Cost-cutting: 10 tips on how to save money smartly – Part 2

feature-savings-200aThe temptation to initiate a brutal round of cost-cutting can be easily understood when the debt collectors are at the door, cashflow has dried to a pathetic trickle and you’re being squeezed by the banks.

It can be hard to know where to begin and making cost-cutting decisions hastily, without proper consideration, can lead to more harm than good.

In part one of our two-part cost-cutting feature, we presented the first five of 10 great tips from our panel of experts to help you trim the fat but keep the muscle in your business.

So here are five more shrewd tips to help your business slash through the cost-cutting jungle from CPA policy advisor Gavan Ord, Market Gap Investments director Mike Sewell, SME Savings founder Michael Reid, Knowledge Equity director Courtney Clowes, and Financial Management Trainer principal Jan Barned.

6. Spend money to save money

Sometimes, spending money can save money in the long term. CPA policy advisor Gavan Ord gives the example of a bakery considering investing in a new oven.

“You’ve got options between keeping your old oven and investing in a new one. The old oven has a bit of tape here and there but it keeps going and costs a lot on electricity and repairs. Do you keep that going or invest in something new which is more efficient and produces more bread and has longer terms savings and is more productive? Many businesses will keep on using the old oven until it falls over, and it then becomes incredibly expensive to get something new to replace it,” he says.

SME Savings founder Michael Reid also believes businesses should continue spending money on entertainment during difficult financial times.

“Corporates cut entertainment immediately when there is a downturn. When they’re profitable they say go and entertain as much as you want, but this changes when there is a downturn. But those who don’t cut have good buy-in back when times are good because they maintain their client base. People leave if you cut those things,” he says.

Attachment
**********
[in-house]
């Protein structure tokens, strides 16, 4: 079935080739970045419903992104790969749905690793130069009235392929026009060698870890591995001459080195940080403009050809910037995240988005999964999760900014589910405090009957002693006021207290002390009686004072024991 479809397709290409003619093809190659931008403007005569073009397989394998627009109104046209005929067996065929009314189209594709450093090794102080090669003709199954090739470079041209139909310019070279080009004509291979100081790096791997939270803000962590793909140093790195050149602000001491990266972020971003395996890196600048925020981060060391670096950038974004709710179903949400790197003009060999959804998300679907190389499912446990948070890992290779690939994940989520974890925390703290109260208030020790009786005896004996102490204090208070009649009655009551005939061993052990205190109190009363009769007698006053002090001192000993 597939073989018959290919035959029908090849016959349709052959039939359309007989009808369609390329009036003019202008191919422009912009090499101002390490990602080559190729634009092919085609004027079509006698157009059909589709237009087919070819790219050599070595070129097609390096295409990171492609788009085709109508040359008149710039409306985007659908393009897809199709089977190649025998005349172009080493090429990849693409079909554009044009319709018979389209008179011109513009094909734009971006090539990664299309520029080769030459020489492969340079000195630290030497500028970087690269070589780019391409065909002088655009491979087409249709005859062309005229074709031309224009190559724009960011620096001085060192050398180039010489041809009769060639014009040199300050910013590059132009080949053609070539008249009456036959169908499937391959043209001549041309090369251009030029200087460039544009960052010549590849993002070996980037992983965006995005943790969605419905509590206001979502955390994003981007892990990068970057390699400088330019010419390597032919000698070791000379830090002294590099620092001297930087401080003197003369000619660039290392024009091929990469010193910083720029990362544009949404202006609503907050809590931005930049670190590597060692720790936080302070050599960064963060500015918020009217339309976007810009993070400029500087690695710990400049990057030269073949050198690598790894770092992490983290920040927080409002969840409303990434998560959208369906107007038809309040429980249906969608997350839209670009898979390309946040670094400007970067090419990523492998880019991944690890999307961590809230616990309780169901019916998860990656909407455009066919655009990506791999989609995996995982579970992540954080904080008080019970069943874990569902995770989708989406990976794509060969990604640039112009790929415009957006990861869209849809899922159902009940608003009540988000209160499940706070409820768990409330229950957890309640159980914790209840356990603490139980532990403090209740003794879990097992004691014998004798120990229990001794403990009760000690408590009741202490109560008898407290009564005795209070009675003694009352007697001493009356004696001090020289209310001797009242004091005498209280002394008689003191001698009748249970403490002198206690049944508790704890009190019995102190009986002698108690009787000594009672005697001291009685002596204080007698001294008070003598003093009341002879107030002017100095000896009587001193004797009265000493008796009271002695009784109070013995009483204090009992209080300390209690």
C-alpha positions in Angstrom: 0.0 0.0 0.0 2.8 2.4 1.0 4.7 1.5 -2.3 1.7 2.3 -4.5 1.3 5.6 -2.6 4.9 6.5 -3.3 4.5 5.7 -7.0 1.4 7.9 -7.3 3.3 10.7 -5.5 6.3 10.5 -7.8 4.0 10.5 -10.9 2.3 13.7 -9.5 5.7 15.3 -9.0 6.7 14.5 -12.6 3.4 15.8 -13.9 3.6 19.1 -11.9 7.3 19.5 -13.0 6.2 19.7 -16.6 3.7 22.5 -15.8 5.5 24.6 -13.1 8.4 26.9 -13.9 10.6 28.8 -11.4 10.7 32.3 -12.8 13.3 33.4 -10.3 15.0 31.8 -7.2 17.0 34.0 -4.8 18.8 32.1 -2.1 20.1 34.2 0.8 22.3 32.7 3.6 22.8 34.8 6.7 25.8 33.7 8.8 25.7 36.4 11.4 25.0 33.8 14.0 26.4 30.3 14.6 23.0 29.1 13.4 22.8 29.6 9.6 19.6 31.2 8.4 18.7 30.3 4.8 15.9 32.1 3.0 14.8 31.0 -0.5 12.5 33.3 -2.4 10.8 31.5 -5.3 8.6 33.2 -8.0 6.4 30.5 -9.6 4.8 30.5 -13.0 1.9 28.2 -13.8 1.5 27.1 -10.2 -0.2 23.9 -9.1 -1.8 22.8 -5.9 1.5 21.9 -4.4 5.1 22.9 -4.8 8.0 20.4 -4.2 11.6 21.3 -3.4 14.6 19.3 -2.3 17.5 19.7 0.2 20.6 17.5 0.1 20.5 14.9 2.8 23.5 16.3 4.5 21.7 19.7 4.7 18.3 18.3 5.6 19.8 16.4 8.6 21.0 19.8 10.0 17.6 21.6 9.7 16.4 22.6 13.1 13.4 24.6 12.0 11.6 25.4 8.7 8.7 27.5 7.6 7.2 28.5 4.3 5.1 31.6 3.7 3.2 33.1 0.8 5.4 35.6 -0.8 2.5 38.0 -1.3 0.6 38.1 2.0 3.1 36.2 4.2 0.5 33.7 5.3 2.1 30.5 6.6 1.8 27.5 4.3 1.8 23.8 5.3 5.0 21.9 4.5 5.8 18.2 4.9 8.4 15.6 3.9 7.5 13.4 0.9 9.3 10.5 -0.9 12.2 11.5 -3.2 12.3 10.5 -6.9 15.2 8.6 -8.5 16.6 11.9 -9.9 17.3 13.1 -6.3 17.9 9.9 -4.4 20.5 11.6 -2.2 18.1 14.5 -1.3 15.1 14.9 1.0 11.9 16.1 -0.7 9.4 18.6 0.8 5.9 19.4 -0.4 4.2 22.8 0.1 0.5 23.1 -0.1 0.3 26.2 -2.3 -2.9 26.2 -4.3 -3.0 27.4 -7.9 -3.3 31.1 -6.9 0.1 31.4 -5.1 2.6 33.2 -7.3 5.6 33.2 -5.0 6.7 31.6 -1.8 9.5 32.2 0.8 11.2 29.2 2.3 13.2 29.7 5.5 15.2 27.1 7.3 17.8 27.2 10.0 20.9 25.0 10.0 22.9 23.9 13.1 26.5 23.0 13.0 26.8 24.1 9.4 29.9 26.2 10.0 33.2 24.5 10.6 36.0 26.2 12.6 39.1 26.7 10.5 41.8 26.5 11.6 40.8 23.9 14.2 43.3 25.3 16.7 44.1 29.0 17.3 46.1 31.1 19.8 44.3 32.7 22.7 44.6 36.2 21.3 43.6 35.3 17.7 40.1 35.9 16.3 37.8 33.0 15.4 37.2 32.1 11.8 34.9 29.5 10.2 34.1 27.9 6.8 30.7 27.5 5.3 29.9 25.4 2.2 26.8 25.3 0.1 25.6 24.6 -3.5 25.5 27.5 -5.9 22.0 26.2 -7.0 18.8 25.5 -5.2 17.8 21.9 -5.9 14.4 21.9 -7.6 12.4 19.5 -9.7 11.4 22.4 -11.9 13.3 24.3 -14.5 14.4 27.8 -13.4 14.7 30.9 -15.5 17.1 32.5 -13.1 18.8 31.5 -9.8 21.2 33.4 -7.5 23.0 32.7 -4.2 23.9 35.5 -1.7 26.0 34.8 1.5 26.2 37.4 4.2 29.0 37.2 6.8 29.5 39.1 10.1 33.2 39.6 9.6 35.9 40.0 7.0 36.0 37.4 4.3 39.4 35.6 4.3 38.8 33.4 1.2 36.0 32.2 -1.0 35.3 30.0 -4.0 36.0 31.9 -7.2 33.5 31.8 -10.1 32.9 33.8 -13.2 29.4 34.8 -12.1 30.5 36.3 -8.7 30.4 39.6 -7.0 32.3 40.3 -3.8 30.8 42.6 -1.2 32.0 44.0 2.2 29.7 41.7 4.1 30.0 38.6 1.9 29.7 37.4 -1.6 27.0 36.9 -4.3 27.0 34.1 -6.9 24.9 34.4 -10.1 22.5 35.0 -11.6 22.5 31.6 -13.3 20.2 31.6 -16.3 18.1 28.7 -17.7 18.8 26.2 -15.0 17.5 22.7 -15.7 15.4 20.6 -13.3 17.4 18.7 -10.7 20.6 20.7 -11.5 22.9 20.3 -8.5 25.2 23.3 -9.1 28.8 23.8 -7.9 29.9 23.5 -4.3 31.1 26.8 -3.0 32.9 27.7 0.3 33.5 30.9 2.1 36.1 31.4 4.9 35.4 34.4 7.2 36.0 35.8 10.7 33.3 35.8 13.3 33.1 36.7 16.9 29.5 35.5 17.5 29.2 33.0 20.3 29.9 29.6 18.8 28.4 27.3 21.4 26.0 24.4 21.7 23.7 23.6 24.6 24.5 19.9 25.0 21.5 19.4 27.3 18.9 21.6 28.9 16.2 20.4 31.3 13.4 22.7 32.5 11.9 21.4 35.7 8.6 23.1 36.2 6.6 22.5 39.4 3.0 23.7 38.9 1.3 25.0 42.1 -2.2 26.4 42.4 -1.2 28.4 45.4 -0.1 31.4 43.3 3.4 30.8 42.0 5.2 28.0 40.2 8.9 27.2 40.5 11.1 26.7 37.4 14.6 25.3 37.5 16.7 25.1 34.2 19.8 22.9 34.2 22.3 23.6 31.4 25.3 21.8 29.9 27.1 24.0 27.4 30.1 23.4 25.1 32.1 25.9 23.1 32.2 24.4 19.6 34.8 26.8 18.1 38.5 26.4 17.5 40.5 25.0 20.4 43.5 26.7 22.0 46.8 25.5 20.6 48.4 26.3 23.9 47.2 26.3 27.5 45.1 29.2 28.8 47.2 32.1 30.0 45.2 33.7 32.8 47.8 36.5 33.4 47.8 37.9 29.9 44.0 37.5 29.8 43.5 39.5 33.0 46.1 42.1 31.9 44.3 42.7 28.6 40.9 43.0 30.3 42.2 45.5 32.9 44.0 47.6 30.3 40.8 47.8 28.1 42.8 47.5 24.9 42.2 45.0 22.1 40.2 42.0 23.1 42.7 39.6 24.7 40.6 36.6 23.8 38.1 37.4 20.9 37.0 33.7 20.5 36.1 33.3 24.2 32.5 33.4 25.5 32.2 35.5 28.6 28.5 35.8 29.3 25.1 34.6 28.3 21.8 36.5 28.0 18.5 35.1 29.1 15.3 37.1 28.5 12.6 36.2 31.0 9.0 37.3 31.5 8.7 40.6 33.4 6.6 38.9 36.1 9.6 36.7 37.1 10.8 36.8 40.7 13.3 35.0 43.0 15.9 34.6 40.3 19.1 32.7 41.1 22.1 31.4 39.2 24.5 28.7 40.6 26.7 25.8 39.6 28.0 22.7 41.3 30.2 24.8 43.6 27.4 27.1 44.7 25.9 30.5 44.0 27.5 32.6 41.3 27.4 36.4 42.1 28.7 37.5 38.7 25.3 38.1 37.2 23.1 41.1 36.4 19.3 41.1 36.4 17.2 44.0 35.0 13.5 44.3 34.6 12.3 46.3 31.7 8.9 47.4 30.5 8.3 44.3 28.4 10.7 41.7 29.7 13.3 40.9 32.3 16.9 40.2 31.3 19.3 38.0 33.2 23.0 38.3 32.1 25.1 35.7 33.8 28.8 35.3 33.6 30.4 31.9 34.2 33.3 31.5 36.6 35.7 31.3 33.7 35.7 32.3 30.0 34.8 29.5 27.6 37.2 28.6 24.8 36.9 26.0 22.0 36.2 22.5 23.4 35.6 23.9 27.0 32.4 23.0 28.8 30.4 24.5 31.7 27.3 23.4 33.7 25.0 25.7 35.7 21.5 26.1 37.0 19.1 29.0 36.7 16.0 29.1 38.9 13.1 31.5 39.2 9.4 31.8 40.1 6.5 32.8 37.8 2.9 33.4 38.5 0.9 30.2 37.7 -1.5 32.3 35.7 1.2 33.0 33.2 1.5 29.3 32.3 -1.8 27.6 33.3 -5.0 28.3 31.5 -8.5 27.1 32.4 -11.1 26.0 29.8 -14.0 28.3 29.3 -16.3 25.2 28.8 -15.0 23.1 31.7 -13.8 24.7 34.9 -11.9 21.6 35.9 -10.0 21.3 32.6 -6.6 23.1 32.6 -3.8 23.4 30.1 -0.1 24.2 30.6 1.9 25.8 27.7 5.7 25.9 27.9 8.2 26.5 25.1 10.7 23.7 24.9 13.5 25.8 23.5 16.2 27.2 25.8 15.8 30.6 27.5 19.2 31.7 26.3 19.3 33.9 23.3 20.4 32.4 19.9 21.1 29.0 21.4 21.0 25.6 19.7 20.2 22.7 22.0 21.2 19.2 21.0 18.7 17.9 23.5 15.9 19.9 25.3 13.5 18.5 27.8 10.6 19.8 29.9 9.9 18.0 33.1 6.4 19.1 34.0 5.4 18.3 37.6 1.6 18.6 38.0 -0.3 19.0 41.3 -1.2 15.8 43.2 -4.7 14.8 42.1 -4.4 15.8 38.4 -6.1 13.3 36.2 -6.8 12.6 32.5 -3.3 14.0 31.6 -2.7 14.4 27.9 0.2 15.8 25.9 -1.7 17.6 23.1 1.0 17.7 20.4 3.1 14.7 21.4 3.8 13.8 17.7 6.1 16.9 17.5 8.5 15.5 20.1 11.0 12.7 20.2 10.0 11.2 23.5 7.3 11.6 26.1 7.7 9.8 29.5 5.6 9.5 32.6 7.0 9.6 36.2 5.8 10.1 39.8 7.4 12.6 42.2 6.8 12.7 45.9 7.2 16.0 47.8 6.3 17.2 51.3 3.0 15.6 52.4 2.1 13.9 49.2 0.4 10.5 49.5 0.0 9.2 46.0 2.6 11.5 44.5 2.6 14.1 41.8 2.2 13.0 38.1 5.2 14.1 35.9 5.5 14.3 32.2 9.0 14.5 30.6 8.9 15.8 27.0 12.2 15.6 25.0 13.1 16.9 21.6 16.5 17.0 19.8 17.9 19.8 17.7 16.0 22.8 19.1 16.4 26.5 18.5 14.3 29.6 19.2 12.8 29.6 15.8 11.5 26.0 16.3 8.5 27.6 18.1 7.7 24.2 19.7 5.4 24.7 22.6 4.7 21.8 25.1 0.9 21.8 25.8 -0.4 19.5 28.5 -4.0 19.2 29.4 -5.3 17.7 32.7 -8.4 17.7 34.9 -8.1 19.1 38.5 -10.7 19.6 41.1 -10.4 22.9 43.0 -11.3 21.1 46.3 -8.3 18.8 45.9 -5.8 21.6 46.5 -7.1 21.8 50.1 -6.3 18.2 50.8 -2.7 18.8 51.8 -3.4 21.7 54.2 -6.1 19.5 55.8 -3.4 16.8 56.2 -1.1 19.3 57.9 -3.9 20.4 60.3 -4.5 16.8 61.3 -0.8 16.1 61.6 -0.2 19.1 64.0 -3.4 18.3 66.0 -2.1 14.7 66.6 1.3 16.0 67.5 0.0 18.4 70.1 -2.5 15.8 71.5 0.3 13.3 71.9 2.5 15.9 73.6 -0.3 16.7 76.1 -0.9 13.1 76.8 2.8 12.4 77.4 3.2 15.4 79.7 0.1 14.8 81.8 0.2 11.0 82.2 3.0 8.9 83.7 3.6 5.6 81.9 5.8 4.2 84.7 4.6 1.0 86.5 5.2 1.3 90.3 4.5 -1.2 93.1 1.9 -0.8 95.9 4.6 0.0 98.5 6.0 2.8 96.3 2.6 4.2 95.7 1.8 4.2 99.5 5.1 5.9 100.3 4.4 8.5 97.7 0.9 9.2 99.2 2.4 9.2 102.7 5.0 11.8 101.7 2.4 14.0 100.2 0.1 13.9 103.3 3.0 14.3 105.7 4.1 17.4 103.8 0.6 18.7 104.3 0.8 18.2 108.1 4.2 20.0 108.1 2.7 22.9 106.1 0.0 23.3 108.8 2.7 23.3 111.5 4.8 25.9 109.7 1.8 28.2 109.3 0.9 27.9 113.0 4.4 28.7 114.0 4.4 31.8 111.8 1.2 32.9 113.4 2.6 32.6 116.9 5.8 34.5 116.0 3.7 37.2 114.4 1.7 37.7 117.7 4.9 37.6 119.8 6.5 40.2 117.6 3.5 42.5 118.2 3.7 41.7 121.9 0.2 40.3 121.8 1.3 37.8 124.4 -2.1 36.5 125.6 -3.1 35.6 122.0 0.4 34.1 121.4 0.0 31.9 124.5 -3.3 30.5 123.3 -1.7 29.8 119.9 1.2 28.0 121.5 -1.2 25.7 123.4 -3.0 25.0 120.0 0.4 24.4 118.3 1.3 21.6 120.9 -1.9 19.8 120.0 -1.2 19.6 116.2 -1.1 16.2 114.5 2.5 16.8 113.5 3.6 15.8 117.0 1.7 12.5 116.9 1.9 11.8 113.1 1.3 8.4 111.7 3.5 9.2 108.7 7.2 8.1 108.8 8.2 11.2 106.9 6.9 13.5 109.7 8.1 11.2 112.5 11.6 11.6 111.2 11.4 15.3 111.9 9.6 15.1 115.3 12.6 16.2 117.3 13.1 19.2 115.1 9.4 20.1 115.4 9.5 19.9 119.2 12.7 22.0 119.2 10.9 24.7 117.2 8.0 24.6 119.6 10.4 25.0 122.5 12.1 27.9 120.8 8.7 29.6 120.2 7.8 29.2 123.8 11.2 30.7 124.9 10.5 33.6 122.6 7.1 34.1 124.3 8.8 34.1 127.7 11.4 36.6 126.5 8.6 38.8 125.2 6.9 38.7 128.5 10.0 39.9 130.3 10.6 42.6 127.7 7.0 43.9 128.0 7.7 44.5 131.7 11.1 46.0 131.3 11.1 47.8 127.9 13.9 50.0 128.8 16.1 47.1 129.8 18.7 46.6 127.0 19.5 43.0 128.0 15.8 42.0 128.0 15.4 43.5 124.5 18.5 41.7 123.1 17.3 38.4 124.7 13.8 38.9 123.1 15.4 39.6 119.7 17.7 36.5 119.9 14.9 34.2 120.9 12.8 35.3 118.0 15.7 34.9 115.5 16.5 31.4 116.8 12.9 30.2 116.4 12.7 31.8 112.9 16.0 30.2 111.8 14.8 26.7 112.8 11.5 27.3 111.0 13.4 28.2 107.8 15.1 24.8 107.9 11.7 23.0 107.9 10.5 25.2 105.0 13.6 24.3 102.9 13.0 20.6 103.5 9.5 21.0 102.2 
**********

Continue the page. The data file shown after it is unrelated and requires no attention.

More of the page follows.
7. Financial record keeping

Keeping track of a business’s financials ensures there are no nasty surprises come end of financial year and helps keep you out of trouble with the Australian Taxation Office, Financial Management Trainer principal Jan Barned says.

“Lots of people don’t feel that financial record keeping is the most important thing, but all the financial software available now is relatively cheap and it helps with making sure you’re compliant.

“Most SMBs go in undercapitalised and don’t do it right. Do a cashflow forecast and this will show how much money you need. If you can’t do some of these things, your business will not be able to operate the way you want it to,” she says.

Reid says business by numbers is the best approach to guaranteeing your business is running on the lowest costs, while maintaining important services.

I call it business by numbers because they all get to the point where they realise it comes down to getting the figures right – you’ve got to get the management tools right, the revenue trends, what’s working, what’s not and consider why there has been a dip in sales of this and that and then use this information.

“If you don’t have your financial reporting right, it’s like driving through country streets in a foreign country with your lights off,” he says.

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